Sunday, December 28, 2014

Growing up Catholic

It's not a secret.

The average reader will have concluded that most of the Catholic themed portions of the novel are influenced by the author's upbringing.

While Sera Fletcher was often excused from Sunday mass,  my siblings and I were obligated to attend church.  Some of my brothers were altar servers so they had no excuse.

 
I have fuzzy memories of my First Communion and dropping my little white Bible into the Seguin River on the way home.  

As we became teenagers, some of us played hooky, smoking cigarettes and killing time beside the railway tracks. Shame, shame!
 
Sera would spend her Sunday mornings with the Johnsons, the kind neighbours who encouraged her to read Bible stories from Baptist and Coptic sources. After church, the Fletcher family and close friends gathered for brunch at the Red Hare restaurant

Those were good, wholesome times. 

What memories do you have of growing up Catholic? Any anecdotes filled with wonder, mischief or the fear of punishment by fire and brimstone? Do submit a comment below.

If you have read the novel, please add your comments to those of the other readers. Thanks!

If you haven't read the novel yet, take a detour through Smashwords to download a sampling of the ebook format of The Year of the Rabbit.  If the notion grabs you, purchase a copy of the entire novel.  You get to set the price.  How do you like them apples?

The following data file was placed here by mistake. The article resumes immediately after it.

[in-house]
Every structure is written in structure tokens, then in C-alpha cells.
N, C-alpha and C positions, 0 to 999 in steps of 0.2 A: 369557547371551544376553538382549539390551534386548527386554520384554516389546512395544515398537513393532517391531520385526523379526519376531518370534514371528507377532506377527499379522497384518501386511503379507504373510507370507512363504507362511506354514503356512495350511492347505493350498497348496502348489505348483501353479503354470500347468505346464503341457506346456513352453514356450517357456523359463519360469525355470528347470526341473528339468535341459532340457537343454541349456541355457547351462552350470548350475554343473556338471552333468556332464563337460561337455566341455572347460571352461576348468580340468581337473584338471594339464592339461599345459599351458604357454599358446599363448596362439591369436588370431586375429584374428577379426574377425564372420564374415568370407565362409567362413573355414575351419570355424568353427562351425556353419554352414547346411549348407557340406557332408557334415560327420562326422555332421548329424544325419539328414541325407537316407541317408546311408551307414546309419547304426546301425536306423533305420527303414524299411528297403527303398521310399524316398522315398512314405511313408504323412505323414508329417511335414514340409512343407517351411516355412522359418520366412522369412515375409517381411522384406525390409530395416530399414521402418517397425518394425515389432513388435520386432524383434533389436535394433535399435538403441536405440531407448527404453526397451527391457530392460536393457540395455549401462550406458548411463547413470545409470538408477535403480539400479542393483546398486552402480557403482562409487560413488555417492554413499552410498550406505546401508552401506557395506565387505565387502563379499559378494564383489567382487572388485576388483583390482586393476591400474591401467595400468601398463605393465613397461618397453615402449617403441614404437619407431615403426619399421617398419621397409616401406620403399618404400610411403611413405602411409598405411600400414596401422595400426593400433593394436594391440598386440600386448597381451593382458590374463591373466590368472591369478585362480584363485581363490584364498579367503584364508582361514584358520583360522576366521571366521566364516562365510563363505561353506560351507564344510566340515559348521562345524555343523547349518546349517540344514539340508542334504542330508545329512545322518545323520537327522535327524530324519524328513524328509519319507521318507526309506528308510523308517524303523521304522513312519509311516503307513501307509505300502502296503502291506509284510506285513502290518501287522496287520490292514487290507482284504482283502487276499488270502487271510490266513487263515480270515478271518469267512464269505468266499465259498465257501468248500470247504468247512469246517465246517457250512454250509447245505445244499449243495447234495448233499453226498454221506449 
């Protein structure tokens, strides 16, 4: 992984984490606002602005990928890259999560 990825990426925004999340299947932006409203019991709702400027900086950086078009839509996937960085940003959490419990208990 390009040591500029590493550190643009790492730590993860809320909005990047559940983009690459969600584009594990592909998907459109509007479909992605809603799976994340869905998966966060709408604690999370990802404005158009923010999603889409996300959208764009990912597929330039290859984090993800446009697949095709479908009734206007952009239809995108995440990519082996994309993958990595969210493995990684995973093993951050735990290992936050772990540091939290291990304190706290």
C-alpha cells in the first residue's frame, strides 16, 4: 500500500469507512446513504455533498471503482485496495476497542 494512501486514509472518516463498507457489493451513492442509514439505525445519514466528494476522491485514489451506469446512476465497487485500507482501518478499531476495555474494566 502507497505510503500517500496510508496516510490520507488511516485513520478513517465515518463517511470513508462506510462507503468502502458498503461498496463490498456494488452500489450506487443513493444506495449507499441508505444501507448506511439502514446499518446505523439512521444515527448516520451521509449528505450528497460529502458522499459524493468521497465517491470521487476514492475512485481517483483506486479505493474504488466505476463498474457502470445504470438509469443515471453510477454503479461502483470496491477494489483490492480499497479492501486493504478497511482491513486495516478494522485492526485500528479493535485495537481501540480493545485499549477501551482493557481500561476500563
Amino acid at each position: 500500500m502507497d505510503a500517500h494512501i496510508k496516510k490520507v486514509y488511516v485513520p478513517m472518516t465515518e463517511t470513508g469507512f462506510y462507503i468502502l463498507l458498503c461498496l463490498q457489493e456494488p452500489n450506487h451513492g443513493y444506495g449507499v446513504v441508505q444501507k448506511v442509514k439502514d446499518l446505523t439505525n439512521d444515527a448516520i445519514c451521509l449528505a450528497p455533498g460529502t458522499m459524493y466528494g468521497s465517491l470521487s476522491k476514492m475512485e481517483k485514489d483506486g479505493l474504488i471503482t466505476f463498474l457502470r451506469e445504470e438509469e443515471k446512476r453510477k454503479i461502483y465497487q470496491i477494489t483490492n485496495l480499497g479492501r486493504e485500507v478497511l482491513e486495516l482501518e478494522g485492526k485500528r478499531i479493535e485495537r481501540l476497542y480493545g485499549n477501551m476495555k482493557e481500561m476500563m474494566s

Thanks for dropping by!  

T

Saturday, November 15, 2014

November is Picture Book Month at the Huntsville Public Library


While my writing friends are hunkering down to tap out an 80,000 word draft novel, I'm taking it easy with reading and fondly gazing at the remaining picture books in our home.

The kids are grown up but I still have a soft spot for some of our favourite titles

teddy bear holding picture book
Edgar the Bear with a reading recommendation


As mentioned many times in this blog, I also have a soft spot and great respect for public libraries.  I even scored a work term in a library many years ago.

The library in my old stomping ground is celebrating November as Picture Book Month and posting recommendations from staff and patrons.  I think it's a great way to engage patrons, parents and families in sharing the love of reading.

The role of libraries has evolved over the past few decades.  To me, they are still gathering places in a community where people can search for information, acquire knowledge and exchange ideas.

In the novel, the library is a place where Sera Fletcher could escape and seek comfort during difficult times.  You won't find a printed version of The Year of the Rabbit in a library yet.  You can find the eBook version at Smashwords.